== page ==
Tuesday, November 24, 2015

Generational choices, bondage and freedom



2 Kings 13:1–14:29, Galatians 4:1–31, Proverbs 7:21–27

Children eventually reach an age where they want to be free from parental control and make their own decisions. At that time, most fail to realize the impact parents have made on their lives, for good or for bad.

When Jehoahaz the son of Jehu began to reign over Israel in Samaria he followed not only his father but the kings before his father. “He did what was evil in the sight of the Lord and followed the sins of Jeroboam the son of Nebat, which he made Israel to sin; he did not depart from them.” Because of this, the Lord brought judgment by giving Israel continually into the hand of Hazael king of Syria and into the hand of Ben-hadad the son of Hazael.

Jehoahaz, perhaps in frustration, sought God’s favor and “the Lord listened to him, for he saw the oppression of Israel, how the king of Syria oppressed them . . . . Nevertheless, they did not depart from the sins of the house of Jeroboam, which he made Israel to sin, but walked in them; and the Asherah also remained in Samaria.” God even reduced Jehoahaz’s army to fifty horsemen and ten chariots and ten thousand footmen. (2 Kings 13:1-4, 6–7)

The next kings did no better. Jeroboam also “did what was evil in the sight of the Lord.” Yet the Lord saw the bitter affliction of Israel with no one to help them. He used Jeroboam to rescue them, showing that His mercy can overrule the wrath that sin deserves. (2 Kings 14:23–27) While the sons of kings often followed the pattern set by their parents, they were held responsible. No one can blame their parents for their sin.

The reading from Proverbs seems disconnected to these thoughts. However, it does describe how temptation can pull a young man away from parental guidance. Solomon began the section with a warning to “my son.” He told him (and us) to remember the teaching of his parents and avoid illicit relationships and those woman who persuade with seductive speech and smooth talk. He says if his son does not heed this parental advice and follows her, he is “as an ox goes to the slaughter, or as a stag is caught fast till an arrow pierces its liver; as a bird rushes into a snare; he does not know that it will cost him his life.” (Proverbs 7:21–23)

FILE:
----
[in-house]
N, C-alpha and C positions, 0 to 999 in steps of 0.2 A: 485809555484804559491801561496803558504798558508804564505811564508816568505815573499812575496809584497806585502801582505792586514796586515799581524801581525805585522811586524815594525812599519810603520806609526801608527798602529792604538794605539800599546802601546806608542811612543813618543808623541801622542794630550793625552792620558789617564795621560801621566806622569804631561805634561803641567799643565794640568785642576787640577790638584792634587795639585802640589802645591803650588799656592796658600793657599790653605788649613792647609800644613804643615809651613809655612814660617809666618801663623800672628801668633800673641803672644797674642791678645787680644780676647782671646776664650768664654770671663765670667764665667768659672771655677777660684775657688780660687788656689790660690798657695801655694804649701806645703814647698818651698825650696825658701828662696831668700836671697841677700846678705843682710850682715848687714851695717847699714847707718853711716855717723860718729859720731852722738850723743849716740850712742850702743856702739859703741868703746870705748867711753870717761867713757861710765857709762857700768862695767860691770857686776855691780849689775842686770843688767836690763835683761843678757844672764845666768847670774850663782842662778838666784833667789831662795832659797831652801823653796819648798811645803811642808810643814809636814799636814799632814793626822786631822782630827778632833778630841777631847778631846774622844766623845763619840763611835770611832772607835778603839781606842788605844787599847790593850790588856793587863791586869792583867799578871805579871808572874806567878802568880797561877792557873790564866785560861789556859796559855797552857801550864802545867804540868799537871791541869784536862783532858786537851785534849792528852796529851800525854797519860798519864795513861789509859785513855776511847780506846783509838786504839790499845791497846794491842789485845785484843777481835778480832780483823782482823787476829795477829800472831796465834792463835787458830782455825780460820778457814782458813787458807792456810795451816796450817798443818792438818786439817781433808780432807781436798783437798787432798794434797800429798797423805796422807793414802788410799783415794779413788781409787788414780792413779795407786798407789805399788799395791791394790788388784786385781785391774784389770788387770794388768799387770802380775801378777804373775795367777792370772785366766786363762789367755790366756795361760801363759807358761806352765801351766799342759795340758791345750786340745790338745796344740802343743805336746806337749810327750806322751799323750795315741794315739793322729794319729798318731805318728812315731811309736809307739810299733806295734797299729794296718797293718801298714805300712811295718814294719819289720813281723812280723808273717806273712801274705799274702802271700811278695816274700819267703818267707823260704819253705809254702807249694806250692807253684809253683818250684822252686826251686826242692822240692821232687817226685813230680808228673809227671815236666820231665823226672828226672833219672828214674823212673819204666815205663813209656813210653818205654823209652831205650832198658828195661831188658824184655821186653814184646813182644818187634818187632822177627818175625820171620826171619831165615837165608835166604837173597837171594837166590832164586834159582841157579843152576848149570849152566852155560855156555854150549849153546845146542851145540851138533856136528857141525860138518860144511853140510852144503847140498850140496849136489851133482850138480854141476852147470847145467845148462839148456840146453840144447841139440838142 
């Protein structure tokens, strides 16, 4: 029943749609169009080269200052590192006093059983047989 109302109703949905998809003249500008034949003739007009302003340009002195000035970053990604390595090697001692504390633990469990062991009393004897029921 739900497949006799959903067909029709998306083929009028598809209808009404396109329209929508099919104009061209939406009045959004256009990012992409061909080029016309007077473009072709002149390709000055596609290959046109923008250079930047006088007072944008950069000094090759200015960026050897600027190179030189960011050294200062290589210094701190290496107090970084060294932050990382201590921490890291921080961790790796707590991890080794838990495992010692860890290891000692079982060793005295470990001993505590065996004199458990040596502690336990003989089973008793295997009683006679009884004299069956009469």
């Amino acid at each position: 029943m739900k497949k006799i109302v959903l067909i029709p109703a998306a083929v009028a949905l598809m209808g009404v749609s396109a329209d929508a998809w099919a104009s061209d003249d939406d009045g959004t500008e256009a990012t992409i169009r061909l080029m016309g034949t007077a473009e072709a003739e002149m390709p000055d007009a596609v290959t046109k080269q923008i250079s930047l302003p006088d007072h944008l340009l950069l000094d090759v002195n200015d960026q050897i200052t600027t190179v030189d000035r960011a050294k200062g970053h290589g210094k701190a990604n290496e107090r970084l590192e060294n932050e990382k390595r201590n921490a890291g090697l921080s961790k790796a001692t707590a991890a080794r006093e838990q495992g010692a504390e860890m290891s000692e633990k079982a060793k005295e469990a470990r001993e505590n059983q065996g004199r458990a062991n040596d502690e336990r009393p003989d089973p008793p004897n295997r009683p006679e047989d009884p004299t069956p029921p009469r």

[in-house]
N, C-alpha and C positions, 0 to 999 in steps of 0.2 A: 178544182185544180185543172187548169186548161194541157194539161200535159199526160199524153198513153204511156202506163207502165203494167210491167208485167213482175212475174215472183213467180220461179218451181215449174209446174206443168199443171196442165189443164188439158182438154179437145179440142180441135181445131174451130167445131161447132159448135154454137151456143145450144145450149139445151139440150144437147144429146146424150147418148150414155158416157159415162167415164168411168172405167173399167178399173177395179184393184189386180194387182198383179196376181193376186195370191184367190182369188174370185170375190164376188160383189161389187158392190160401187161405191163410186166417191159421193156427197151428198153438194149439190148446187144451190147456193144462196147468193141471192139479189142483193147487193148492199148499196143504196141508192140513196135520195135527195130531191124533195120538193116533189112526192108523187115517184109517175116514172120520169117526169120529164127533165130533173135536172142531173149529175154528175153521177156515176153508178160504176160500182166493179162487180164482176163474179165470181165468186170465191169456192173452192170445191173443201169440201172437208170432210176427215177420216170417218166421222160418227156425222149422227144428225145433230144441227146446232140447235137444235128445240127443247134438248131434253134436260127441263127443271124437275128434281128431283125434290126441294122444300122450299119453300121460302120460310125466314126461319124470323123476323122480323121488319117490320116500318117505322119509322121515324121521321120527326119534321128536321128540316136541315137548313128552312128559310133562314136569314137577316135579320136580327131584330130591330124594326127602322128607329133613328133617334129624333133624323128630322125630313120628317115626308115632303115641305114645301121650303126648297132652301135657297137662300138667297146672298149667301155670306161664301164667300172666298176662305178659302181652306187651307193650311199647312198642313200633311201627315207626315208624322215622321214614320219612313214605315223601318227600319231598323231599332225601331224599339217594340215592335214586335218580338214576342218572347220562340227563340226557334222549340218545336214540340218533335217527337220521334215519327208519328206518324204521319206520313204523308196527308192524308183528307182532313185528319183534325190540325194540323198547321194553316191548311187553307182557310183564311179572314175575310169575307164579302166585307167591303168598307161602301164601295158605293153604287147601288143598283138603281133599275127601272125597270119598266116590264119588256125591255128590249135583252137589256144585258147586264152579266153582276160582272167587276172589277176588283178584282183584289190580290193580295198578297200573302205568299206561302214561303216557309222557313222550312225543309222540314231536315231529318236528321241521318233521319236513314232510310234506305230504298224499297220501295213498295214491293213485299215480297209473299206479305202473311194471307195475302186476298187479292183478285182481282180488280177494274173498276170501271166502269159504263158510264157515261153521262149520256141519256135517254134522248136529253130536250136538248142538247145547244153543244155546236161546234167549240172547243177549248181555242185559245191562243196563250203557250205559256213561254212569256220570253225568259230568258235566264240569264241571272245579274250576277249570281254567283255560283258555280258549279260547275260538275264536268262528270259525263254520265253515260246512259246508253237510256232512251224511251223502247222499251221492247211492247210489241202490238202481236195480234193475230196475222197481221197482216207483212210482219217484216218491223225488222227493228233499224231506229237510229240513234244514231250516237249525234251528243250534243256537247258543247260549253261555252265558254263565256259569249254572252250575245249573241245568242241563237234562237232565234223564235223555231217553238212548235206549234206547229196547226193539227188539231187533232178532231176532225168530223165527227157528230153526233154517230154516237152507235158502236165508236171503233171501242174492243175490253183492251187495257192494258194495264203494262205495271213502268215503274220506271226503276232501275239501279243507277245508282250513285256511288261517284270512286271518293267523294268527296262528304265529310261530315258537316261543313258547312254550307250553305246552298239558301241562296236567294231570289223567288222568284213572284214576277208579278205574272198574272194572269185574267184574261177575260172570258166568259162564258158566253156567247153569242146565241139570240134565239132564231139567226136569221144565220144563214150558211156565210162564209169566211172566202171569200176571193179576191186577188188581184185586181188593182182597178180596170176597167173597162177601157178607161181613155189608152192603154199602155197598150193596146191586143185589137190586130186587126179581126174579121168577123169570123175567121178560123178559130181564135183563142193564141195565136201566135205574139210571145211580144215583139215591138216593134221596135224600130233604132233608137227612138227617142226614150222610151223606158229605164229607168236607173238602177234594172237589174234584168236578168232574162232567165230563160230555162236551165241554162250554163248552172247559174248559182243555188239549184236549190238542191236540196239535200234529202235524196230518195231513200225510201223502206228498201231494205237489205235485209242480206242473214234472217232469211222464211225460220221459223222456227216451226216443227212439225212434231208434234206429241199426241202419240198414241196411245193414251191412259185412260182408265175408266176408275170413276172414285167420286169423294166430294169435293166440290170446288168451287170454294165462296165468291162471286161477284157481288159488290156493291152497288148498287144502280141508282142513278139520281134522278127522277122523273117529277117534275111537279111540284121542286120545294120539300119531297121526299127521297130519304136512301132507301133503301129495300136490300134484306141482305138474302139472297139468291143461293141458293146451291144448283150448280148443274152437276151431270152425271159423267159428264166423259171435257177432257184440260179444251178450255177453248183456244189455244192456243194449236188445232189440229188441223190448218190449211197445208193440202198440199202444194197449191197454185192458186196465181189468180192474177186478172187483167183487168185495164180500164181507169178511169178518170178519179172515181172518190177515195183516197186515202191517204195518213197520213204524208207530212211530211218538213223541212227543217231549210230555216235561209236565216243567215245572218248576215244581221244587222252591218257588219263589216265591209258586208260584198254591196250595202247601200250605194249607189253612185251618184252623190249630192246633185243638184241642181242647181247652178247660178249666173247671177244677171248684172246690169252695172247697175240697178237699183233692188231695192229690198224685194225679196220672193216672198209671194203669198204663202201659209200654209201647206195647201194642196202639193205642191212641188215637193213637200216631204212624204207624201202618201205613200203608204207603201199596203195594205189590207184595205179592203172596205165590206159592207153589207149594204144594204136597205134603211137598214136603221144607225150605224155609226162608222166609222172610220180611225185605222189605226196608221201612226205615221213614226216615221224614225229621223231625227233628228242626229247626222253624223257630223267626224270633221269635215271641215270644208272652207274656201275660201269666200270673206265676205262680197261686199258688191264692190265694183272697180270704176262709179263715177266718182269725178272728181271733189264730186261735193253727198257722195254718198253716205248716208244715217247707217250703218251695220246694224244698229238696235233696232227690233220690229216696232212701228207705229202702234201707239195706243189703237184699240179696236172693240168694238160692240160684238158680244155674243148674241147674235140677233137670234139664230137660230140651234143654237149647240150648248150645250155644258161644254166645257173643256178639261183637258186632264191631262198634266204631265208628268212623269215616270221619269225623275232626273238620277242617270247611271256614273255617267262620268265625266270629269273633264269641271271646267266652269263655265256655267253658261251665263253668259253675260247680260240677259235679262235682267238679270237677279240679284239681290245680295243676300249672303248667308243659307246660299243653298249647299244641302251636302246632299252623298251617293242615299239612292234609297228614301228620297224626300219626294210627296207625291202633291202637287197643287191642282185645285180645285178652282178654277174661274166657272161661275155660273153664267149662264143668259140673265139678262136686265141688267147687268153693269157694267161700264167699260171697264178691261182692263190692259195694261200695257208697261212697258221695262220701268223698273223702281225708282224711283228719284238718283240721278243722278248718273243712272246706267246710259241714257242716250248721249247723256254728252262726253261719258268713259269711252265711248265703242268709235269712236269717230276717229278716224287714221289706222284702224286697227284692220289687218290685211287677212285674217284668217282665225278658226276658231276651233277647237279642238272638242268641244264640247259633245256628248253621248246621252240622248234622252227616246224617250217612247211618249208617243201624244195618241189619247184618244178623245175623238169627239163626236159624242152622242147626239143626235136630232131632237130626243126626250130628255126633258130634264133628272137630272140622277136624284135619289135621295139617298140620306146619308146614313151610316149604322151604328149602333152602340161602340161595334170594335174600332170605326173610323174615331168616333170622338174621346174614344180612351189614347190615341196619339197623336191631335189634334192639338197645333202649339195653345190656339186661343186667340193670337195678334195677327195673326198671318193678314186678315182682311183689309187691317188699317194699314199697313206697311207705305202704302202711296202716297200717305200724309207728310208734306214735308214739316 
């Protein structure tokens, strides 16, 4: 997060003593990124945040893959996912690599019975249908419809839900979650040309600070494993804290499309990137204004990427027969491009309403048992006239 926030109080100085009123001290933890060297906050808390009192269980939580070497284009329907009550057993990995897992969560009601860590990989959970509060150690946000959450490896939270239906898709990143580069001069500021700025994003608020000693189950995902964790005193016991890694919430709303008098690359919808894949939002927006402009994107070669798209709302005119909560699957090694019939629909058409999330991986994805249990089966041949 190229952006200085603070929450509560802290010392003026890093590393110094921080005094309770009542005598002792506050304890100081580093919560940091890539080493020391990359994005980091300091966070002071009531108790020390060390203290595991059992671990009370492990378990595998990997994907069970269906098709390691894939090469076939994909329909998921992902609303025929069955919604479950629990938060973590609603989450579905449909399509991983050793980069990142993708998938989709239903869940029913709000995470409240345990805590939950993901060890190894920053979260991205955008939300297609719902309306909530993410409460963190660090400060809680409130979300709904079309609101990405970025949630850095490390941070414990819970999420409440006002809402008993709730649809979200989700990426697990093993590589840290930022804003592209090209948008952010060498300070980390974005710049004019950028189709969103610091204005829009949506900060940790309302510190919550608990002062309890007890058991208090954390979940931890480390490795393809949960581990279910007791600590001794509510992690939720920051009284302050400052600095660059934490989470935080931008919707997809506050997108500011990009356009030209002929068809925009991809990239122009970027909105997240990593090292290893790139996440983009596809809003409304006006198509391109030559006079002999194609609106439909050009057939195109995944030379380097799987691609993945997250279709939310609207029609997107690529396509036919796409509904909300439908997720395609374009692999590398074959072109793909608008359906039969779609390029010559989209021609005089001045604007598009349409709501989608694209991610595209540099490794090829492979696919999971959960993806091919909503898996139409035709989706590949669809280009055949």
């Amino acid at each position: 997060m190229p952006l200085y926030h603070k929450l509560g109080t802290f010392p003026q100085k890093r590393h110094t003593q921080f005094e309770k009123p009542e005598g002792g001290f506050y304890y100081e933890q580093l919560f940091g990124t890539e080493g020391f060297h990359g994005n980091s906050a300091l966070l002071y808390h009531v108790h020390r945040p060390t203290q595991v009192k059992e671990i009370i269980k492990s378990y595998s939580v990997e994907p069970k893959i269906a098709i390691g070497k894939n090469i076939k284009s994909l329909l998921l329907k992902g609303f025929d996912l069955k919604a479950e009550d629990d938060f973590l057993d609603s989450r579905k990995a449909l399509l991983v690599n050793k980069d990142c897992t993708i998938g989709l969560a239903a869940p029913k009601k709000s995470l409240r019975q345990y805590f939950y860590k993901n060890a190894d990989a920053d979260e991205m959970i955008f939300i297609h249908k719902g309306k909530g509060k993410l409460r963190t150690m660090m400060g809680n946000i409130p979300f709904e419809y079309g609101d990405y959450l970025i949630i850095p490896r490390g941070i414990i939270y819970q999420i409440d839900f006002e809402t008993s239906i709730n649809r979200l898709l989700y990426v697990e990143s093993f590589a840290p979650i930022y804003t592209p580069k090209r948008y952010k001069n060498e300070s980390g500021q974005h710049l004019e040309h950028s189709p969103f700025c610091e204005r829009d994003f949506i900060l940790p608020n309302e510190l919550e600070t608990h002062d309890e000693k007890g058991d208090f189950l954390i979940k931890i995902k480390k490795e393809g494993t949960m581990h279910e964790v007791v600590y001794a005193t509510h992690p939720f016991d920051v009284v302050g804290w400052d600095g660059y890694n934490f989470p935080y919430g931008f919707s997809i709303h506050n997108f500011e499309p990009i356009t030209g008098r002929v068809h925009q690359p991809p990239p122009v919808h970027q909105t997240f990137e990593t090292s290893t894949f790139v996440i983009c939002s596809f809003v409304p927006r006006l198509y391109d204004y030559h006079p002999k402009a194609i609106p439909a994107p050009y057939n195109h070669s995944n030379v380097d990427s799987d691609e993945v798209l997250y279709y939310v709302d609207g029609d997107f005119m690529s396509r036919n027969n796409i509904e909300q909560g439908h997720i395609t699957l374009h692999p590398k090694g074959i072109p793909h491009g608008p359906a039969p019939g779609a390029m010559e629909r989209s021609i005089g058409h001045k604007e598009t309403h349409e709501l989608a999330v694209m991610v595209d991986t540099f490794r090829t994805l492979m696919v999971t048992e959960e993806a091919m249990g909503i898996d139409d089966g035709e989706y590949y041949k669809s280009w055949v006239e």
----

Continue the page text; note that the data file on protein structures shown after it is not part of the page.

Solomon unwittingly pointed to the kings who came later and who reverted to the lifestyle and choices of their fathers. Some were good, yet many were evil and each generation paid the price of evil. Many young men ignore the wisdom of their parents and are ensnared, not only by a sinful woman, but other lures that she personifies.
For a Christian, the warning is to listen to our heavenly Father. If I make decisions apart from His wisdom, I will go back to the slavery and bondage to sin that held me captive before I became a Christian..

Paul writes, “Formerly, when you did not know God, you were enslaved to those that by nature are not gods. But now that you have come to know God, or rather to be known by God, how can you turn back again to the weak and worthless elementary principles of the world, whose slaves you want to be once more? You observe days and months and seasons and years! I am afraid I may have labored over you in vain.” (Galatians 4:8–11)

Paul warns about legalism and rule-keeping. The rules in themselves are not necessarily bad, but Christ died to set us free from the law of sin and death. No matter how hard I try, I cannot keep the laws of God in the perfection they call for. Instead, those laws put me in bondage.

Freedom as a Christian does not mean I can live as I please. It does mean that my master is no longer a list of ‘thou shall not’s’ but instead is the Spirit of God who produces in me a freedom to live by faith in a delightful relationship with Him. I have no need or desire to be enslaved by rules.

It happens though. The people at Galatia turned back to the things they once trusted, choosing bondage to their religious rules and regulations. For them, it was slavery to the Law. For me, it could be anything from my former life such as thought patterns, pride, bad habits, even good ones, but anything that has no value, comfort, or worth in my Christian life.  

God saved me “just as I am” without the keeping of rules, but He loves me too much to leave me in that state. I have “come to know God, or rather have come to be known by God” (Gal 4:9). While I was still a sinner, He broke into my spiritual bondage and destroyed those chains, giving me freedom and a new life in Christ. I need to guard that freedom!


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